Are we to understand that the Milky Way black hole has cleared a stellar void within a few light-years of itself, apart from the stars that have been found orbiting the black hole within 2000 AU of it?
Cleared? No. But all of the stars we observe to be orbiting the black hole are much closer than a few light years.

Keep in mind that we're seeing a volume of space here on the order of a million cubic light years. Given a few thousand stars, there sure can't be many, if any, lying within a few light years of a point 27,000 ly away.
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Re: APOD: The Milky Way's Black Hole (2022 May 13)

Post by Ann » Sat May 14, 2022 4:54 am

Chris Peterson wrote: Sat May 14, 2022 4:13 am
Ann wrote: Sat May 14, 2022 3:59 am
Chris Peterson wrote: Fri May 13, 2022 8:48 pm

I fail to see what else they could be. They're either between us and the black hole, or they are behind it. (I didn't say anything about a few light years.)

Perhaps the question was whether any of the stars in the image are orbiting the black hole? The handful of stars that we have observed orbiting Sgr A* range in distance from about 10 AU to about 2000 AU, most being at the lower end of that range. A star 2000 AU from the black hole would be 15 pixels away in the large image. Which would be lost in a region of saturated pixels. So the answer is no, none of the stars in this image are likely to be orbiting Sgr A*, except to the extent that being so close to the center of the galaxy, a few might be nearly orbiting it (while actually orbiting the galaxy's center of mass, which is likely very close to Sgr A*). What is actually orbiting what can be difficult to define clearly in closely interacting multiple body systems.

(I know you're aware that the SMB is too small to be seen. I was just pointing out how incredibly small, at 1% of a single pixel.)
Couldn't some of the stars in the larger image Be more than 2000 AU from the black hole, but less than a few light-years?
Sure. But like I asked, so what? And what does that have to do with the original question? Any of those would still either be in the foreground or the background, like every other star, regardless of distance.
Couldn't there be stars orbiting within a light-year of the central black hole of the Milky Way? What prevents it?
Maybe... but I'm not sure a star that far away would be gravitationally bound to the black hole, as opposed to the galactic center of mass.
Are we to understand that the Milky Way black hole has cleared a stellar void within a few light-years of itself, apart from the stars that have been found orbiting the black hole within 2000 AU of it?
Cleared? No. But all of the stars we observe to be orbiting the black hole are much closer than a few light years.

Keep in mind that we're seeing a volume of space here on the order of a million cubic light years. Given a few thousand stars, there sure can't be many, if any, lying within a few light years of a point 27,000 ly away.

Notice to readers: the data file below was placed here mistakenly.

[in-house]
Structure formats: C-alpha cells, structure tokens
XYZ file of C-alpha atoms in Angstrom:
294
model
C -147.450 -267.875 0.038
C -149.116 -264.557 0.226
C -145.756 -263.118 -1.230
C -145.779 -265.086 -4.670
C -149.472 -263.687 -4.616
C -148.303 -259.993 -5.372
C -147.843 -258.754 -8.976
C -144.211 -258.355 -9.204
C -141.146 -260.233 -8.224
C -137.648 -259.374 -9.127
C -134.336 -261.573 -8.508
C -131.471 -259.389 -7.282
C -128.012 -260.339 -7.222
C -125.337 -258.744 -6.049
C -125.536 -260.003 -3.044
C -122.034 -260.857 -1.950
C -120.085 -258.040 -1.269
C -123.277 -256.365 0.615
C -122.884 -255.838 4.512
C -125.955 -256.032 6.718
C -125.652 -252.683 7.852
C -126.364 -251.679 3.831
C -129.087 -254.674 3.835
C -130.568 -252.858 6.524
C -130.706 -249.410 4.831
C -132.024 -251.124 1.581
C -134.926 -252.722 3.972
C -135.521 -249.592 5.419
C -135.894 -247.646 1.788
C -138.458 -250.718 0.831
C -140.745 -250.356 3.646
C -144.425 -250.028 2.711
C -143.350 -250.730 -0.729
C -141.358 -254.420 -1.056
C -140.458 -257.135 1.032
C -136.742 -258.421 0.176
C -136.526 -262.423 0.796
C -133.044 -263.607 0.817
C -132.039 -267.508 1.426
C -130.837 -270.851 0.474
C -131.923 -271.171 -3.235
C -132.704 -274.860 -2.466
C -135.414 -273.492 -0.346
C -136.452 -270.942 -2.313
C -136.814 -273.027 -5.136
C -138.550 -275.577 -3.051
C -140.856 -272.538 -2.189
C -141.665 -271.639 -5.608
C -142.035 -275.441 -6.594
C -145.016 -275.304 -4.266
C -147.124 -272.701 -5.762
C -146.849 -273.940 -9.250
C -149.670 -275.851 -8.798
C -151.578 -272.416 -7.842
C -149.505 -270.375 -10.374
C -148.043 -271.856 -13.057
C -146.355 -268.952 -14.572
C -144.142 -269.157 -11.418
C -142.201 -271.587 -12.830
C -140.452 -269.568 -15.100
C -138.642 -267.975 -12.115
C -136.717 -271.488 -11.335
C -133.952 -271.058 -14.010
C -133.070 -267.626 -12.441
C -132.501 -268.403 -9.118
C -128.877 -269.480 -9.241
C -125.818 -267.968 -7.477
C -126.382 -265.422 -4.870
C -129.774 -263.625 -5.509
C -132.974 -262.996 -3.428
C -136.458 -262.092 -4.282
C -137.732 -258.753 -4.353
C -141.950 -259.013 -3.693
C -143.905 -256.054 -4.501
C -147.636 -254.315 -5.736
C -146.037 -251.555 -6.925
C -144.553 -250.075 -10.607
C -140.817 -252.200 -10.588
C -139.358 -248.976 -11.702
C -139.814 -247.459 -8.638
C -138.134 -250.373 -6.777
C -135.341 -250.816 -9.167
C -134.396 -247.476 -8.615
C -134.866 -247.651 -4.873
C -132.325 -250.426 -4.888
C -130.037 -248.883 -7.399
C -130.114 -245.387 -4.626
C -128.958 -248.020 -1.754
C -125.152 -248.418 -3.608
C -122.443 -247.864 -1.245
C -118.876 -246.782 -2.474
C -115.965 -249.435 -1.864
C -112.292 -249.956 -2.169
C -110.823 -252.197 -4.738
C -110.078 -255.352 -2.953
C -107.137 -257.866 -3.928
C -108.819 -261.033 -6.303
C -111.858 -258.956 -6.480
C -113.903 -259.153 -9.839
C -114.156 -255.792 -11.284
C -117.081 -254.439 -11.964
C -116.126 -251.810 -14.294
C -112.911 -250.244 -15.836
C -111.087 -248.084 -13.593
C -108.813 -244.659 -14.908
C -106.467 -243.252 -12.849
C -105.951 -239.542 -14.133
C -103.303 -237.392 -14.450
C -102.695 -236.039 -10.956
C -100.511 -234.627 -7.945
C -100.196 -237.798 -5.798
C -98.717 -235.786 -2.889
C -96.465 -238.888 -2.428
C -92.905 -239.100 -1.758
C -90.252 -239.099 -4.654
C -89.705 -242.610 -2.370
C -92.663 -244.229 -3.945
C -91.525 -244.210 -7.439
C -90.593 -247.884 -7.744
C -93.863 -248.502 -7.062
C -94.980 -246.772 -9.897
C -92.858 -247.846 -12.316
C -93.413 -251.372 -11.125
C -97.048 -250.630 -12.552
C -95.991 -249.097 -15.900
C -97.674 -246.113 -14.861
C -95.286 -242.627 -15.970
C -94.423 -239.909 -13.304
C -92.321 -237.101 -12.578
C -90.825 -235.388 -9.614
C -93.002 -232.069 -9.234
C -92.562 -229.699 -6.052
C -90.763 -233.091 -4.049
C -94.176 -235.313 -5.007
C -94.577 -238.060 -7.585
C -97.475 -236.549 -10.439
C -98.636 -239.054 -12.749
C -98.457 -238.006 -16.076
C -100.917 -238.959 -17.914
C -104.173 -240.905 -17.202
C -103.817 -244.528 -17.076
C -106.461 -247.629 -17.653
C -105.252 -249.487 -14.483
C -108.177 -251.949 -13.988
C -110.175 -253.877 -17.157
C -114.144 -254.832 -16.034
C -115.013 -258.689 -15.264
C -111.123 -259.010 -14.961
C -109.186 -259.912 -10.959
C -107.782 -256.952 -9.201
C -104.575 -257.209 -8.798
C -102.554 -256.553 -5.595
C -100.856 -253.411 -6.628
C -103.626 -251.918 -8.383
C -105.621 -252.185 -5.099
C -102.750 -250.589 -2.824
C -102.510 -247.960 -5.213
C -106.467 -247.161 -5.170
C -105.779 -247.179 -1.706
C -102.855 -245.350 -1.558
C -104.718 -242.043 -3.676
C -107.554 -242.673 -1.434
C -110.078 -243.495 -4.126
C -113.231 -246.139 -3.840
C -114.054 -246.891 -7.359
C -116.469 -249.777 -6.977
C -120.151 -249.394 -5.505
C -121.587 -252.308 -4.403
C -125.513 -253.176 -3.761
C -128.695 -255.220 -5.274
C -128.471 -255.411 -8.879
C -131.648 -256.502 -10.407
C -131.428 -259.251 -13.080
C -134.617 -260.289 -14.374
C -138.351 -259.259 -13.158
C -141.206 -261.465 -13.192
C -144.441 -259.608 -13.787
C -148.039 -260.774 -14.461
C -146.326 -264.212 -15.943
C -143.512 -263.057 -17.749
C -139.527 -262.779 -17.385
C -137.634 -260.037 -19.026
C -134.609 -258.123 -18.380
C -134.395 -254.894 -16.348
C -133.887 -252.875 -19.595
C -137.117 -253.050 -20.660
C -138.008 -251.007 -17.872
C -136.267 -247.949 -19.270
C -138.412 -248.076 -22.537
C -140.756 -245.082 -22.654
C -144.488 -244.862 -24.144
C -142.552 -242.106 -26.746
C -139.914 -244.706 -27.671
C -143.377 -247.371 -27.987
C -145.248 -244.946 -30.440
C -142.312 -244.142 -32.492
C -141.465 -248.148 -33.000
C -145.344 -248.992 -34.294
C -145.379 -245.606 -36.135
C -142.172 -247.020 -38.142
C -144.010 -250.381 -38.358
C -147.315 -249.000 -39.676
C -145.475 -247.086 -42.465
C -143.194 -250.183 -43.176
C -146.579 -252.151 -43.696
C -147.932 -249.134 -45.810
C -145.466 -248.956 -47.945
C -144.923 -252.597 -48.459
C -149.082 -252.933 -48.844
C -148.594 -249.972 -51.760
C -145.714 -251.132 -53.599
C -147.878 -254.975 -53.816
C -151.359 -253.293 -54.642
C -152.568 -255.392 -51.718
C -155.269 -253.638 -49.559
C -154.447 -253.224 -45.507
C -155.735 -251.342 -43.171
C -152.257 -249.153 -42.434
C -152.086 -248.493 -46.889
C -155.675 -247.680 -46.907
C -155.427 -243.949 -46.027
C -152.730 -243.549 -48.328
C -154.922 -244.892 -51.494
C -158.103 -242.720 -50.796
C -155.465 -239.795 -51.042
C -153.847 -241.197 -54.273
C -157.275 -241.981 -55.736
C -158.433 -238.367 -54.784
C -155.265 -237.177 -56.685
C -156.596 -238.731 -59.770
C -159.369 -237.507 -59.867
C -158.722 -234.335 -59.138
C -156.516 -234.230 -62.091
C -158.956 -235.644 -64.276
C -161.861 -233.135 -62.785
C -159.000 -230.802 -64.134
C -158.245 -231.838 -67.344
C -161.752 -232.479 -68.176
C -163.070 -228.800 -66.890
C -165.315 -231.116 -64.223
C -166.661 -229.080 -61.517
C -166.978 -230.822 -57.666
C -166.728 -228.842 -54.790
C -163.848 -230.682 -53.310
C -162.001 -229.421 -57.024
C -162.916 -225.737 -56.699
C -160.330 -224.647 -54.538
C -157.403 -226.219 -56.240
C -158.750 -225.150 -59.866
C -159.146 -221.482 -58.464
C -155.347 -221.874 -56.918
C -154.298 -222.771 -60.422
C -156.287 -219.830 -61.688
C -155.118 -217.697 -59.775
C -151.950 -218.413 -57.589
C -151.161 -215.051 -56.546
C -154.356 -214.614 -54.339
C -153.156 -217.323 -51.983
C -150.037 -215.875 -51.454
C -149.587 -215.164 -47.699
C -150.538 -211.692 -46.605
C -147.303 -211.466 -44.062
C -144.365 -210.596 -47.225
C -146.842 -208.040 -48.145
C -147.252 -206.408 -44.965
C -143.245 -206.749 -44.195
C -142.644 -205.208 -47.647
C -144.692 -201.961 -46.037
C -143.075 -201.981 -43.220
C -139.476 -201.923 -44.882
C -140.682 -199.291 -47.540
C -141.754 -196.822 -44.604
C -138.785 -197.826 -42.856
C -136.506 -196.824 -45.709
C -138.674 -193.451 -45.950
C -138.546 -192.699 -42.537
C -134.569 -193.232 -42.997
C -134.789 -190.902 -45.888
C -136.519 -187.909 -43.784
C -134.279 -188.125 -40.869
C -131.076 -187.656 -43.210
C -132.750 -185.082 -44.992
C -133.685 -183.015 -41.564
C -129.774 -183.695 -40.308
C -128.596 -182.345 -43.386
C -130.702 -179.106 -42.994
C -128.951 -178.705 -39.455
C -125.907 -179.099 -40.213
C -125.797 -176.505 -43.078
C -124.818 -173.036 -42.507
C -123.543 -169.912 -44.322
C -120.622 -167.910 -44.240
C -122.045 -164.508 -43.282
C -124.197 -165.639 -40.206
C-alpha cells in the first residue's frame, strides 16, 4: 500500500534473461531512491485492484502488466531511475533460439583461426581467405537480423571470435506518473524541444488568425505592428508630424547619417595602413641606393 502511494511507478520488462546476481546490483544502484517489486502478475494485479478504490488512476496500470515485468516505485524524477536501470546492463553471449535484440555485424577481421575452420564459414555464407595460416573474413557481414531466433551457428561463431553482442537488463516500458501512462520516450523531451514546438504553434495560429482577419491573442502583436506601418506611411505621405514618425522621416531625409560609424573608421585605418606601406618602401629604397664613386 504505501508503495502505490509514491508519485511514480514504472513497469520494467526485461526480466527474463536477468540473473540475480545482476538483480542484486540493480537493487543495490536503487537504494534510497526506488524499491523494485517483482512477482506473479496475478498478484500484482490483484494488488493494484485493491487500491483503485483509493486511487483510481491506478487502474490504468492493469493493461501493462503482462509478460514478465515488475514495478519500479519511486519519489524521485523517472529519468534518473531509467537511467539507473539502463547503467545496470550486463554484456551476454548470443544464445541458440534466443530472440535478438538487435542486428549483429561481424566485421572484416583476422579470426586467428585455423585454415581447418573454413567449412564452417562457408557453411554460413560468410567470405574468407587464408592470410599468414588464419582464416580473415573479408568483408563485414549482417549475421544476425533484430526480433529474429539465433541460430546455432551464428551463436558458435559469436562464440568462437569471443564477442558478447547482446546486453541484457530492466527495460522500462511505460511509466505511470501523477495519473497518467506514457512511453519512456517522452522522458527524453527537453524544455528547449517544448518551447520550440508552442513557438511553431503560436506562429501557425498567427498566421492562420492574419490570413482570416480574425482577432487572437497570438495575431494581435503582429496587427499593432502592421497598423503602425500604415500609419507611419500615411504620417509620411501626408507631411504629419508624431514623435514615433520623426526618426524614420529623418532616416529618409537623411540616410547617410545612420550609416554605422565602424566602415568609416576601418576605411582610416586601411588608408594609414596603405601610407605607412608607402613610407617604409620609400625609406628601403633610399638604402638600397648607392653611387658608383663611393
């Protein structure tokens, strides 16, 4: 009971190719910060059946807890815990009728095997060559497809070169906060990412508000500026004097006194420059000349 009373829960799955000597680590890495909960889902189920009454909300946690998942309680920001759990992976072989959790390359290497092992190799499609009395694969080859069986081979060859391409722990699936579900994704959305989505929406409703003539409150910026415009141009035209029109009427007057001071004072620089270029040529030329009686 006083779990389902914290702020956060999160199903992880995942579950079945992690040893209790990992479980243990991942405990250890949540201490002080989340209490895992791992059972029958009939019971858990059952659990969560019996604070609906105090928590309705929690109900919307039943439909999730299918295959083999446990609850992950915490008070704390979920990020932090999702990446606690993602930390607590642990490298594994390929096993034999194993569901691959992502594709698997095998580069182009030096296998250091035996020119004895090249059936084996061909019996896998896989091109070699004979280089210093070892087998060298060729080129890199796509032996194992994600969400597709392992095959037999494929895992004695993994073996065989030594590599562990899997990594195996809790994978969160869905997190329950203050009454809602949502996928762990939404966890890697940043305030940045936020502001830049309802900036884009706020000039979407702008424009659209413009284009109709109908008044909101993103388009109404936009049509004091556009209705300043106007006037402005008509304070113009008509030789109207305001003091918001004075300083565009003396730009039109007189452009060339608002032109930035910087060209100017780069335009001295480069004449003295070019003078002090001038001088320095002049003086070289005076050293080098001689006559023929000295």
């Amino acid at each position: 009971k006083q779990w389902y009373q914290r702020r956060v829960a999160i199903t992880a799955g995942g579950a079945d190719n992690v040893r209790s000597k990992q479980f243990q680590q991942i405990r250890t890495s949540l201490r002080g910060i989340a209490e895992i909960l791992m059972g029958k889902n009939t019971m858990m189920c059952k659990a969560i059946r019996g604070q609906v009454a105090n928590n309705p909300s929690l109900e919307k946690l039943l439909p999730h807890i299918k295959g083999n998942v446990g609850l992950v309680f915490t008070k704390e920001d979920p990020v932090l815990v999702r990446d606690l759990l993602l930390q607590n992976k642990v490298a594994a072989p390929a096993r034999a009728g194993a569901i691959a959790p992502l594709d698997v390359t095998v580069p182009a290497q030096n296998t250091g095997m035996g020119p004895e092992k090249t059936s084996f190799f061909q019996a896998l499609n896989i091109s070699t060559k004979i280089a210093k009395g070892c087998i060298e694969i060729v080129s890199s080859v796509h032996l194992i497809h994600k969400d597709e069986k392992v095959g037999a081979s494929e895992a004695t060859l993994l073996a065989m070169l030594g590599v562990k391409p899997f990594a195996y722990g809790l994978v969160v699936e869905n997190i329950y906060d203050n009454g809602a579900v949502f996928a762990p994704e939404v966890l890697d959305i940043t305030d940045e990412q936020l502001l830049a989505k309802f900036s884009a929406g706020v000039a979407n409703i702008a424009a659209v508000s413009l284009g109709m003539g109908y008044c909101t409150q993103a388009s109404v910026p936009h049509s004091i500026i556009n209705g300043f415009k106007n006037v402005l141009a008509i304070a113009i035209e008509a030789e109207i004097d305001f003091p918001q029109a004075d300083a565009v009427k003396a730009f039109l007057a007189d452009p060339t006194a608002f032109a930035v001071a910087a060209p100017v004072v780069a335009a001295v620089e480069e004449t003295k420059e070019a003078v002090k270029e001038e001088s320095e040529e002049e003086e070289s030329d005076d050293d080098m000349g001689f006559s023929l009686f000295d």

Chris, you talk about stars as if they were electrons that obey the Pauli exclusion principle which disallows two identical half-integer spin particles from simultaneously occupying the same quantum state. So if the black hole is at a distance of 27,000 light-years, then there can't be any stars "occupying the same distance state" to the east or west of it at the same distance!

But okay, this is your best argument so far:
Keep in mind that we're seeing a volume of space here on the order of a million cubic light years. Given a few thousand stars, there sure can't be many, if any, lying within a few light years of a point 27,000 ly away.
Okay. I'll settle for that for now.

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Re: APOD: The Milky Way's Black Hole (2022 May 13)

Post by Ann » Sat May 14, 2022 5:48 am

Wait! I just changed my mind!
APOD Robot wrote:
the main panel is about 7-light years across
Chris wrote:
Keep in mind that we're seeing a volume of space here on the order of a million cubic light years
How can a panel that is 7 light-years across correspond to a volume on the order of a million cubic light-years? All right, you are saying that we are looking at the black hole through an at least 27,000 light-year long "tube" (or rather through a telescope's field of view), so that we are seeing stars all along the length of that "tube of a field of view", stars that are are perhaps thousands of light-years in front of the black hole, and - perhaps? - also stars that are thousands of light-years behind the black hole, as seen from our perspective.

But consider Omega Centauri:

Wikipedia wrote:

Omega Centauri (ω Cen, NGC 5139, or Caldwell 80) is a globular cluster in the constellation of Centaurus that was first identified as a non-stellar object by Edmond Halley in 1677. Located at a distance of 17,090 light-years (5,240 parsecs), it is the largest-known globular cluster in the Milky Way at a diameter of roughly 150 light-years. It is estimated to contain approximately 10 million stars, and a total mass equivalent to 4 million solar masses, making it the most massive-known globular cluster in the Milky Way.

Omega Centauri is very different from most other galactic globular clusters to the extent that it is thought to have an origin as the core remnant of a disrupted dwarf galaxy.